2
$\begingroup$

Consider the system of equations in the four variables $\{x, y, \phi_x, \phi_y \}$: \begin{align} x \cos(\phi_x) + y \sin(\phi_y) &= 0 \\ x \sin(\phi_x) - y \cos(\phi_y) &= 0 \, . \end{align} It's easy to see that if we set $\phi_x=0$ then the two nontrivial solutions are \begin{align} \phi_y &= \pi/2, \quad y = -x \\ \text{and} \quad \phi_y &= -\pi/2, \quad y = x \, . \end{align} Due to the geometric structure of the problem, I suspect that the general solution is \begin{align} \phi_y &= \phi_x + \pi/2, \quad y = -x \\ \text{and} \quad \phi_y &= \phi_x -\pi/2, \quad y = x \tag{$\star$} \, . \end{align} I also noticed that if we square the two equations and add them we get $$ x^2 + y^2 + 2 x y\left(\cos\phi_x \sin\phi_y - \sin\phi_x \cos\phi_y \right) = 0 $$ which admits the same two solution sets as $(\star)$. How can we prove that $(\star)$ is or is not the complete set of solutions?

$\endgroup$
3
$\begingroup$

Note that you can rewrite your system as $$ \begin{bmatrix} \cos(\phi_x) & \sin(\phi_y) \\ -\sin(\phi_x) & \cos(\phi_y) \end{bmatrix} \begin{bmatrix} x \\ y \end{bmatrix} = 0. $$ Notice that $$ \det\begin{bmatrix} \cos(\phi_x) & \sin(\phi_y) \\ -\sin(\phi_x) & \cos(\phi_y) \end{bmatrix} = \cos(\phi_x - \phi_y). $$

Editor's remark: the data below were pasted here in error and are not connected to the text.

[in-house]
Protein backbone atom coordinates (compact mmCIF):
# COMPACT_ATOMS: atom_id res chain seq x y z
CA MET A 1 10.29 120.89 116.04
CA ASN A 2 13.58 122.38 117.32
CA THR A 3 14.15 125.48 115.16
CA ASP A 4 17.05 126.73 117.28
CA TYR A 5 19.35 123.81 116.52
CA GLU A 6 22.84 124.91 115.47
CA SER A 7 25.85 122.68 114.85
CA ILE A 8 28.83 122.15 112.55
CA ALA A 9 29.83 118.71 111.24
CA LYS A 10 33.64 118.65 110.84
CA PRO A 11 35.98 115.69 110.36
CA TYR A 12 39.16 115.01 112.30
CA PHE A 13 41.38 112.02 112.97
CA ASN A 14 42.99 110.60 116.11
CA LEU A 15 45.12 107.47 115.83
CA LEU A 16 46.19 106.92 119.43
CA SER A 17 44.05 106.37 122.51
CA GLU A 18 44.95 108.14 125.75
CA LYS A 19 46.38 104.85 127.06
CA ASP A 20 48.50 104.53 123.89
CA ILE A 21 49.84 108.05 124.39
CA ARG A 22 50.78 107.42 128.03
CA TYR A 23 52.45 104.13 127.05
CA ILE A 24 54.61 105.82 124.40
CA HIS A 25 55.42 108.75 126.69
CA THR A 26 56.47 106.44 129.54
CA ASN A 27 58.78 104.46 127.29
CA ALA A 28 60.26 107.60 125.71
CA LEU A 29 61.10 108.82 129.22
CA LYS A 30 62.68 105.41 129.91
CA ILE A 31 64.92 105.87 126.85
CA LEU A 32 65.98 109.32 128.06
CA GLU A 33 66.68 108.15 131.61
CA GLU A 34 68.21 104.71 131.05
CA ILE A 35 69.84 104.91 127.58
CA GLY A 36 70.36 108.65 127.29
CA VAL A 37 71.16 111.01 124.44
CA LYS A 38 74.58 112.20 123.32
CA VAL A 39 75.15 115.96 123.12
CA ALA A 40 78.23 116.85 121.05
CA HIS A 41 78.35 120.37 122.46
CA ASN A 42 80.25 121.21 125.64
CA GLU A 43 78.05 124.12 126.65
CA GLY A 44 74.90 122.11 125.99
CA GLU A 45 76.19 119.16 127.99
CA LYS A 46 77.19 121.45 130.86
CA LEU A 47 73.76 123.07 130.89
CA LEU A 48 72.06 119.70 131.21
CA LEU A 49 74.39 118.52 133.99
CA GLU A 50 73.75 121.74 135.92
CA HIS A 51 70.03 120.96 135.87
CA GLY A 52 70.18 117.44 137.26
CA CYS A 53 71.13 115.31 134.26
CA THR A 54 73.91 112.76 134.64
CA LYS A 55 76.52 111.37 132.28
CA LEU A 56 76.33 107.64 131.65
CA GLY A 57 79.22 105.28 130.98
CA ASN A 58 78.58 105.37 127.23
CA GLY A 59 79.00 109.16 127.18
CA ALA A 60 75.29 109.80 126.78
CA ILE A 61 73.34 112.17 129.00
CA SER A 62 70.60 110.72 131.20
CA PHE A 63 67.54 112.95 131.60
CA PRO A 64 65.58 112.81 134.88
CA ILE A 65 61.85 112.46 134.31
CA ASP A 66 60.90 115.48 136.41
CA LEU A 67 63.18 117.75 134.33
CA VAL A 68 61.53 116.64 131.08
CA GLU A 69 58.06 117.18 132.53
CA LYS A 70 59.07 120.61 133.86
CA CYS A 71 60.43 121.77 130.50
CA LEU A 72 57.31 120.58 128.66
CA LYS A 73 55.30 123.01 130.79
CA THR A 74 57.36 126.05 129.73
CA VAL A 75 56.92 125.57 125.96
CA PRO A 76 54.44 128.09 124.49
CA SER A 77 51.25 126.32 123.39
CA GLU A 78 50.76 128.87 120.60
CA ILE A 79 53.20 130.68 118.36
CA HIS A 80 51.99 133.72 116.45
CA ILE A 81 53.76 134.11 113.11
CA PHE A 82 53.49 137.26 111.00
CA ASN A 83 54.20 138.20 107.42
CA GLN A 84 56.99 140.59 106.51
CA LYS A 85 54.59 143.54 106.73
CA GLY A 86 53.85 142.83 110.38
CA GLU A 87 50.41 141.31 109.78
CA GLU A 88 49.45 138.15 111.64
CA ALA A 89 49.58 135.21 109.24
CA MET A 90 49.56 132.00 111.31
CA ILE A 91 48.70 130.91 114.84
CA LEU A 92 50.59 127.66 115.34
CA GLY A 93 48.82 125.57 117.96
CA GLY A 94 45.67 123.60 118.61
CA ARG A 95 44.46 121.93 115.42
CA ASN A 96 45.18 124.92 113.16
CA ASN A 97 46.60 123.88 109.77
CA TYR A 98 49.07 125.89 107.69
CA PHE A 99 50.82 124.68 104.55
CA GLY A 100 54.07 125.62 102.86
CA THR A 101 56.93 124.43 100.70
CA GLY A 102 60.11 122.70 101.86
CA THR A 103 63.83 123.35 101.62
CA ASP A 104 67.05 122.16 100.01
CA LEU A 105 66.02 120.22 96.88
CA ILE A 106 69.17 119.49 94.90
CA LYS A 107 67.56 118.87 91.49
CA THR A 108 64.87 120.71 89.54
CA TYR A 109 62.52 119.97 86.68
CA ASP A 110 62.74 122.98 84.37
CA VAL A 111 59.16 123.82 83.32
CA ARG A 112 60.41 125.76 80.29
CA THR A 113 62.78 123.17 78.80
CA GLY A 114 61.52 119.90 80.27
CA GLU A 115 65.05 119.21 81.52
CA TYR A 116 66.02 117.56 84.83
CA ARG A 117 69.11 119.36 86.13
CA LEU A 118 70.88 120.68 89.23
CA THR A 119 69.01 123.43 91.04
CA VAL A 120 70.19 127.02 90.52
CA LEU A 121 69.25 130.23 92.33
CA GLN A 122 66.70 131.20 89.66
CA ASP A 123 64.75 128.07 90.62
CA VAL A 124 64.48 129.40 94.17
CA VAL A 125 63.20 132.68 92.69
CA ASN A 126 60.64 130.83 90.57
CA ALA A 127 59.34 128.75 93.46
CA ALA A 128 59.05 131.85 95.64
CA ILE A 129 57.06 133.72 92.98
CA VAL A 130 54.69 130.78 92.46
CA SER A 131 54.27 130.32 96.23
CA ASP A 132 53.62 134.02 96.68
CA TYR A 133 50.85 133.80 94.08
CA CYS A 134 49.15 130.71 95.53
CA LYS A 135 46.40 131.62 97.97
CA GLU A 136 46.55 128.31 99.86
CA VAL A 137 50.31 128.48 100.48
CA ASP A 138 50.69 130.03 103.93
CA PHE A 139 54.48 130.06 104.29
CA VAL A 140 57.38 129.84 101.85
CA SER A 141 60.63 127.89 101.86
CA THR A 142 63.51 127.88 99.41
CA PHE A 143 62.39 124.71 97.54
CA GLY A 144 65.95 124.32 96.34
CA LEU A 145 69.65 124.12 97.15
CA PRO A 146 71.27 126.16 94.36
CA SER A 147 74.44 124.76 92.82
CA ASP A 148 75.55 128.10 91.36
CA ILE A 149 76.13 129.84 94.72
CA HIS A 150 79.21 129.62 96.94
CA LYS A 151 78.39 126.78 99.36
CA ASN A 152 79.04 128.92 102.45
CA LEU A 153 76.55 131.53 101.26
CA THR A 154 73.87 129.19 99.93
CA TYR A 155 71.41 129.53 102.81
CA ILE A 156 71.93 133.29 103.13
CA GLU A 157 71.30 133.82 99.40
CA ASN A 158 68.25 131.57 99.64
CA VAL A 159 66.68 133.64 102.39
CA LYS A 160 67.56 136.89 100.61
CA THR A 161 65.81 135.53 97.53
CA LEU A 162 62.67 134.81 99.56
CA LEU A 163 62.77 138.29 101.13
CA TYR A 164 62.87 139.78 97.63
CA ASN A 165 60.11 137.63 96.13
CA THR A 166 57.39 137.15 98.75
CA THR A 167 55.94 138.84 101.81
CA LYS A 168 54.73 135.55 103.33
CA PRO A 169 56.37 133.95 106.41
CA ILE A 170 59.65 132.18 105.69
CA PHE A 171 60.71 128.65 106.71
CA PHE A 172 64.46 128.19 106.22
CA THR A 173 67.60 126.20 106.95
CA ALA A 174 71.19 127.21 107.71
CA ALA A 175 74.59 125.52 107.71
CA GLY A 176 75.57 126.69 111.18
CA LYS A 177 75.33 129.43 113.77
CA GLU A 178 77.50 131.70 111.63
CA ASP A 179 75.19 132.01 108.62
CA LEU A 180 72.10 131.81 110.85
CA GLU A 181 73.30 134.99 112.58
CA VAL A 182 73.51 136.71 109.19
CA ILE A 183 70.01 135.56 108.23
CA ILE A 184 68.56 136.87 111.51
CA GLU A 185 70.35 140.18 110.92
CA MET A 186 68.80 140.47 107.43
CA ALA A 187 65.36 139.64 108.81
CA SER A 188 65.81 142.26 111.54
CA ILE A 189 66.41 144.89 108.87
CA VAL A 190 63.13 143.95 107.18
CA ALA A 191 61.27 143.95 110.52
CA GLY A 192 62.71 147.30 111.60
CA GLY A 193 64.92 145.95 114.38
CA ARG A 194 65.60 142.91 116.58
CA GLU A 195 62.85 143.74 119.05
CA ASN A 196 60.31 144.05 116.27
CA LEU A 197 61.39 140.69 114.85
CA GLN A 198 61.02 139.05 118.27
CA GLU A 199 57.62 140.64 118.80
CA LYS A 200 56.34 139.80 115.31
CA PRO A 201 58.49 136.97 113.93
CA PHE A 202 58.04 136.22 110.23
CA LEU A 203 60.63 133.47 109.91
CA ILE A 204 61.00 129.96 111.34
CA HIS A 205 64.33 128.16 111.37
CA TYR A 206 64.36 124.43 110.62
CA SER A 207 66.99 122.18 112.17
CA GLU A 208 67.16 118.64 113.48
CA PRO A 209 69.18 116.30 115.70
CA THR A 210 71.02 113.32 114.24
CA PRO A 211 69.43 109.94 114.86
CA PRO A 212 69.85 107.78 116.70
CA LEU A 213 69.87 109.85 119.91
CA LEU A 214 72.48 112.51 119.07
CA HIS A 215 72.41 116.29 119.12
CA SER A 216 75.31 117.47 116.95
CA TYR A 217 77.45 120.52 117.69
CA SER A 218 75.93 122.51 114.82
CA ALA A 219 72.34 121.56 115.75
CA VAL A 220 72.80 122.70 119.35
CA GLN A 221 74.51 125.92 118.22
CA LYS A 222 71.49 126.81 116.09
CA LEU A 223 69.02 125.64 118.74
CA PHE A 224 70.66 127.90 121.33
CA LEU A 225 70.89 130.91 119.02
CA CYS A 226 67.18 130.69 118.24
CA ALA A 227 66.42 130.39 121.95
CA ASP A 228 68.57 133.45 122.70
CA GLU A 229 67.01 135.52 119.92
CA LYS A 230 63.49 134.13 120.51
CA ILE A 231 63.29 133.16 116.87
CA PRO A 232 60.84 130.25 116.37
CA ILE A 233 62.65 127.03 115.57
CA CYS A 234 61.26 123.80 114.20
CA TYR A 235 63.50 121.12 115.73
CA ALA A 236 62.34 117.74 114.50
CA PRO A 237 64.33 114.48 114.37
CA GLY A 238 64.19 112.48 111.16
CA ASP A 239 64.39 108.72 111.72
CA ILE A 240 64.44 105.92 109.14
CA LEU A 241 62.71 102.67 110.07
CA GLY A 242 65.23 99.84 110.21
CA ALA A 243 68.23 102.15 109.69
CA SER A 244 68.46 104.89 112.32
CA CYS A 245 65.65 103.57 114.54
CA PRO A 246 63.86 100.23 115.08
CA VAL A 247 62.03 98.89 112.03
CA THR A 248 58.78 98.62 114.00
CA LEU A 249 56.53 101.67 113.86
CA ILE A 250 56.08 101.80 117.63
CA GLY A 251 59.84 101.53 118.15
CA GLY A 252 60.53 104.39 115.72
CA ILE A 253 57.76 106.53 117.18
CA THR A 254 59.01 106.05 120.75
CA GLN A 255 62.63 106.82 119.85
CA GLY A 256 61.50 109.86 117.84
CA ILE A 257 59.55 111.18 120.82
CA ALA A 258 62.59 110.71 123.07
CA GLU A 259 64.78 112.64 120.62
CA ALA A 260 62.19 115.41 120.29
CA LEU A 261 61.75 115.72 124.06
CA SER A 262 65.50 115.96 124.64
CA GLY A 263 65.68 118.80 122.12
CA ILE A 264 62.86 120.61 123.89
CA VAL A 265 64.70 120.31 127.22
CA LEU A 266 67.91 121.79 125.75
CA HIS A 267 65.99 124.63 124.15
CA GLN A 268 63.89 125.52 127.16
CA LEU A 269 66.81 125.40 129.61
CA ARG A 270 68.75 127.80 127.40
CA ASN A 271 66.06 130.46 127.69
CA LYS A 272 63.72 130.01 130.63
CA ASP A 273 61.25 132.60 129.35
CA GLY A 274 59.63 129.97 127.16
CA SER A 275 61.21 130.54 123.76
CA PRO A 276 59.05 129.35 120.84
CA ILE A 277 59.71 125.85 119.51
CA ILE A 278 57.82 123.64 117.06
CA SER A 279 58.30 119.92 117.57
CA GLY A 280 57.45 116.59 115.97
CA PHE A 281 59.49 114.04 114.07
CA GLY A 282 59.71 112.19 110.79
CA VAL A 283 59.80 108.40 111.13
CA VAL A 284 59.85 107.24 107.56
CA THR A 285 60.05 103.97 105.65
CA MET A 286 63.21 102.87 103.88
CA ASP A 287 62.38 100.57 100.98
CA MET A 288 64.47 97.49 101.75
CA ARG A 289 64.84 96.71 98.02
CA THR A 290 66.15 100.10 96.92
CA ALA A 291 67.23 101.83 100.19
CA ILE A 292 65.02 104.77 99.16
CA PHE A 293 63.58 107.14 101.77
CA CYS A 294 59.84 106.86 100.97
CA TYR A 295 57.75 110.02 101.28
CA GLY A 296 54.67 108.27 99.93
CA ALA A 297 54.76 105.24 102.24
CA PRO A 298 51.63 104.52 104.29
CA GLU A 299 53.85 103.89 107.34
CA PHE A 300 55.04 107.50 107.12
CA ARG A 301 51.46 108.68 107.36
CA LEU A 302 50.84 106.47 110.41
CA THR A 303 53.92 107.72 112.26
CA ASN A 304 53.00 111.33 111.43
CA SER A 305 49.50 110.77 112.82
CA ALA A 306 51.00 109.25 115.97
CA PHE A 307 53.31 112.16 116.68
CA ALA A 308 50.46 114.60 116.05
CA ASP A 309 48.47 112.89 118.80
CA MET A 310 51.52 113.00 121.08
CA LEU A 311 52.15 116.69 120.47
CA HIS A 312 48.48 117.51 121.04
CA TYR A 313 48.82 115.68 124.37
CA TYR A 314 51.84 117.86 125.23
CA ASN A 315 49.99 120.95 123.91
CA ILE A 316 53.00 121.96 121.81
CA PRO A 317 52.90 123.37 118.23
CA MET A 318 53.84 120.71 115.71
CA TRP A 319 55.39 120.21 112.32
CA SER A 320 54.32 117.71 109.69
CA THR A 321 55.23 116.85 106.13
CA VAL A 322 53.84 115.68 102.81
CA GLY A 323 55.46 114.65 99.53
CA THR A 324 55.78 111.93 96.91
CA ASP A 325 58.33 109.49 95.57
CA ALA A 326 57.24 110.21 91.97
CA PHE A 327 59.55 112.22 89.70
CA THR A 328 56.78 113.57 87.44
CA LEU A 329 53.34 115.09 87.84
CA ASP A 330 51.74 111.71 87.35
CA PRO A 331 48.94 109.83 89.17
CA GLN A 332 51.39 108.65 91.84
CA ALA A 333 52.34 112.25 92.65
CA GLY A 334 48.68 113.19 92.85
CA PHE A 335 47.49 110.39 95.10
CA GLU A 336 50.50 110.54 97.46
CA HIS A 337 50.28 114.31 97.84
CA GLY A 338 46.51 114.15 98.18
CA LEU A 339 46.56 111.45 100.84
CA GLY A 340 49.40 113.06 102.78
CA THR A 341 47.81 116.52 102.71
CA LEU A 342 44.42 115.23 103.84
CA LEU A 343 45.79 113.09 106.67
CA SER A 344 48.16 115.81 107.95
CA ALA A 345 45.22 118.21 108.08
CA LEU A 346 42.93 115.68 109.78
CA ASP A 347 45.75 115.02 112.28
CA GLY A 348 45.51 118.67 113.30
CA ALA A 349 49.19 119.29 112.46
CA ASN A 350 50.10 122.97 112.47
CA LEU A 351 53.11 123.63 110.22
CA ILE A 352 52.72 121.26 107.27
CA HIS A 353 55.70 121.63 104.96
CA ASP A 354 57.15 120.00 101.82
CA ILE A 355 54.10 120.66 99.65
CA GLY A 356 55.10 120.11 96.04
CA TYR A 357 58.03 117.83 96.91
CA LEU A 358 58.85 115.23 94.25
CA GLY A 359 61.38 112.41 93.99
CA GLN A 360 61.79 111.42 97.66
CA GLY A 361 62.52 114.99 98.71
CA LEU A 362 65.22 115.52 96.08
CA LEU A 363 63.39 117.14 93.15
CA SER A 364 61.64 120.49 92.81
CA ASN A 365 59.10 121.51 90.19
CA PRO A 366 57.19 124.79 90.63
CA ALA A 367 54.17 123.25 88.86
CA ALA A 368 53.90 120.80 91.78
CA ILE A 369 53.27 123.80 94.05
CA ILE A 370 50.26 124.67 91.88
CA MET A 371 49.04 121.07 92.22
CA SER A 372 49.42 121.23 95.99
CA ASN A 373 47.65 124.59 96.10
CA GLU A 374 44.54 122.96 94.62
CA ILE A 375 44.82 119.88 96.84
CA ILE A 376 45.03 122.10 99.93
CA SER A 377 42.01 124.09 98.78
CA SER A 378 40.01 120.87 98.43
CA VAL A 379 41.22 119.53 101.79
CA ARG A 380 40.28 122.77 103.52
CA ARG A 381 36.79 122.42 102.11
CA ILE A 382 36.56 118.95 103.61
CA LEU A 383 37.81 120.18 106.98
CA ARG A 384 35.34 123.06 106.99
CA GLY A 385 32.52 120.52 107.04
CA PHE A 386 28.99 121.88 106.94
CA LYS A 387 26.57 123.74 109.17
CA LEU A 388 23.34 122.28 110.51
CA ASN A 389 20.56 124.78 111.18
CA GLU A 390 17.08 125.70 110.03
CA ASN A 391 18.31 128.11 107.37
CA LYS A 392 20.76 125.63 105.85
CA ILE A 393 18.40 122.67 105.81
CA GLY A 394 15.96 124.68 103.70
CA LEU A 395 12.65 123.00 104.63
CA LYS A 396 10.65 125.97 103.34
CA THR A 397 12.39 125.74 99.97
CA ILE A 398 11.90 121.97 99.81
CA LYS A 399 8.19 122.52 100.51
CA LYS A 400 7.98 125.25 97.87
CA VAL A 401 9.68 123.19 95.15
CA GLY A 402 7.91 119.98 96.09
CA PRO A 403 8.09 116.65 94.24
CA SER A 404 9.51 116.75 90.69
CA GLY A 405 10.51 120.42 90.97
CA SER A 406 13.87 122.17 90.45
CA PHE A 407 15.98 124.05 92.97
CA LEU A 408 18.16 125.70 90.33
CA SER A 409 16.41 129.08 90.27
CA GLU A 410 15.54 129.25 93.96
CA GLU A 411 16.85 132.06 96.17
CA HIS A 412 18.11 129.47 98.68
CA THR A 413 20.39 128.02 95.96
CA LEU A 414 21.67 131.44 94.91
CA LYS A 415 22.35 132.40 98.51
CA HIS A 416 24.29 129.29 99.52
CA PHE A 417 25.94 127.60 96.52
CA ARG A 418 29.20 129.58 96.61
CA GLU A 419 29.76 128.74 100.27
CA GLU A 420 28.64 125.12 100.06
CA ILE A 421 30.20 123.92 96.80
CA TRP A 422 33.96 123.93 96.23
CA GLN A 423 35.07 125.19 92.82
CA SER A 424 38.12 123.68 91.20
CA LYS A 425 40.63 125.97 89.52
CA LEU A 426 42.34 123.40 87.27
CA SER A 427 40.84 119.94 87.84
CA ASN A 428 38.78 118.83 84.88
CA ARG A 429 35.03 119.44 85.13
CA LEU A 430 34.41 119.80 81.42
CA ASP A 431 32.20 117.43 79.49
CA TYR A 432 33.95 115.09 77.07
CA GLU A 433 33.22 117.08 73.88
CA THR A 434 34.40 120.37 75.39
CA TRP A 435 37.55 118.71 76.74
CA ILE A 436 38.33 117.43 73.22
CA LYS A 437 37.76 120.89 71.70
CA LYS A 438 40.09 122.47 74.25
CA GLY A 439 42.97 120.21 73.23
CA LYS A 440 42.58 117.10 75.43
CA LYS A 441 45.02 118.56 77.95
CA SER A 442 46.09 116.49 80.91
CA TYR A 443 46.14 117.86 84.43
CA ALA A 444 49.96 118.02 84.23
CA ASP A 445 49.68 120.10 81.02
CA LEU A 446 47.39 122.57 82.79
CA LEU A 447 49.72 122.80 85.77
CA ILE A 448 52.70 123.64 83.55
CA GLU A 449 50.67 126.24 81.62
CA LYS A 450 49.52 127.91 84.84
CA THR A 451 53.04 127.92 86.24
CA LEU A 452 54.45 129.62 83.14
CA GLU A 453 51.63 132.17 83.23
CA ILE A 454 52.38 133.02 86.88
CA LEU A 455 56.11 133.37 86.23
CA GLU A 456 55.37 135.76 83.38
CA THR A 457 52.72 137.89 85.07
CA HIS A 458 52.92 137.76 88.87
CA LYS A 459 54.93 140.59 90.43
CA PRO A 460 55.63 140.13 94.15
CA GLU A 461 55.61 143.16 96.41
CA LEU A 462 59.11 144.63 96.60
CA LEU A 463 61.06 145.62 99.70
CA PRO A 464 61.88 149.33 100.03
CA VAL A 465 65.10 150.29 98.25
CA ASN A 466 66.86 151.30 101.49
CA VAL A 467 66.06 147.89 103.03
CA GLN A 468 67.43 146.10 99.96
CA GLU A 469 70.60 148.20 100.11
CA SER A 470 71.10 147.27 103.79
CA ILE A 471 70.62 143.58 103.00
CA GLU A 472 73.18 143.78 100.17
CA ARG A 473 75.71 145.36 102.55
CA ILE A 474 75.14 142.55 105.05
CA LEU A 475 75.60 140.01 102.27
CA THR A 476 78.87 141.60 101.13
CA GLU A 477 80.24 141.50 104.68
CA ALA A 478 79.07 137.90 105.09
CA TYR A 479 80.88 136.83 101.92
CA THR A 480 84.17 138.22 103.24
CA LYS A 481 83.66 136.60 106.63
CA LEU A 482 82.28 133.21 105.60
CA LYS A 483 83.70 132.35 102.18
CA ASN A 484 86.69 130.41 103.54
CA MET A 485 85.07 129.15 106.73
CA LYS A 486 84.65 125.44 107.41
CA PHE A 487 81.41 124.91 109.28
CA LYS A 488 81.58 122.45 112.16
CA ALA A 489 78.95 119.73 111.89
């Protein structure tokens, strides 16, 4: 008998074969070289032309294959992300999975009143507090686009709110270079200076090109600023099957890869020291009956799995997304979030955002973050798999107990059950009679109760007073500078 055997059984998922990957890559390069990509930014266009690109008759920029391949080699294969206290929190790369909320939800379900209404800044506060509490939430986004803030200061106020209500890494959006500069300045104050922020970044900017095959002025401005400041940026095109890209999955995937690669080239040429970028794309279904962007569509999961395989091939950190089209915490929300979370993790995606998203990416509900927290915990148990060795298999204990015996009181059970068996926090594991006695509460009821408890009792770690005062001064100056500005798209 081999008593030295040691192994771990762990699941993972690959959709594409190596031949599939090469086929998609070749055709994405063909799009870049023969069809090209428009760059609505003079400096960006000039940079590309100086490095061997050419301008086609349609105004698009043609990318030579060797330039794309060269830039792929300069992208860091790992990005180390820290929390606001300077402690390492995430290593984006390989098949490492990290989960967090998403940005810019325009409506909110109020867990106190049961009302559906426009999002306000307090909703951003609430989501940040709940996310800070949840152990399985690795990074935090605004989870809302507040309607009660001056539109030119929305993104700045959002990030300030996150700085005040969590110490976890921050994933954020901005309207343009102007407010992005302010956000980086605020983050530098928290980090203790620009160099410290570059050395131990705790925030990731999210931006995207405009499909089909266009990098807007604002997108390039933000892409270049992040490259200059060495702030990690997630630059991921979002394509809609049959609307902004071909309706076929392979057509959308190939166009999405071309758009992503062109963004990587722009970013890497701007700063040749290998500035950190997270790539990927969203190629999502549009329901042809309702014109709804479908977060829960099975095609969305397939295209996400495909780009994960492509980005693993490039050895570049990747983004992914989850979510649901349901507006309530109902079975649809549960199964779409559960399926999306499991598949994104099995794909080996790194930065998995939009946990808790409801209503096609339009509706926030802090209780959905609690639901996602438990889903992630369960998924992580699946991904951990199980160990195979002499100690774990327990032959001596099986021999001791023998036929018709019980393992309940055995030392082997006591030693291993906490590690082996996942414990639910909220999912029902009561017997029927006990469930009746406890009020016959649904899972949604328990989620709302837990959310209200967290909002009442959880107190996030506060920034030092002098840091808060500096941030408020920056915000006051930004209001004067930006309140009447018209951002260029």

We consider two cases:

(1) The matrix is invertible, i.e. $\cos(\phi_x - \phi_y) \not= 0$, or equivalently $$ \phi_x - \phi_y \not= \frac{\pi}{2} + \pi n \qquad (*) $$ for an integer $n$. In this case we automatically get $x=y=0$, while $\phi_x, \phi_y$ are arbitrary but satisfy $(*)$.

(2) The matrix is not invertible, so $$ \phi_x = \phi_y + \frac{\pi}{2} + \pi n $$ for an integer $n$. In this case we see that \begin{align*} \cos(\phi_x) &= (-1)^{n+1} \sin(\phi_y),\\ \sin(\phi_x) &= (-1)^n \cos(\phi_y), \end{align*} so that the system reduces to \begin{align*} \sin(\phi_y) ( (-1)^{n+1} x + y ) = 0\\ \cos(\phi_y) ( (-1)^{n+1} x + y ) = 0. \end{align*} Both equations are satisfied if and only if $$ y = (-1)^{n+1}x. $$

$\endgroup$

Your Answer

By clicking “Post Your Answer”, you agree to our terms of service, privacy policy and cookie policy

Not the answer you're looking for? Browse other questions tagged or ask your own question.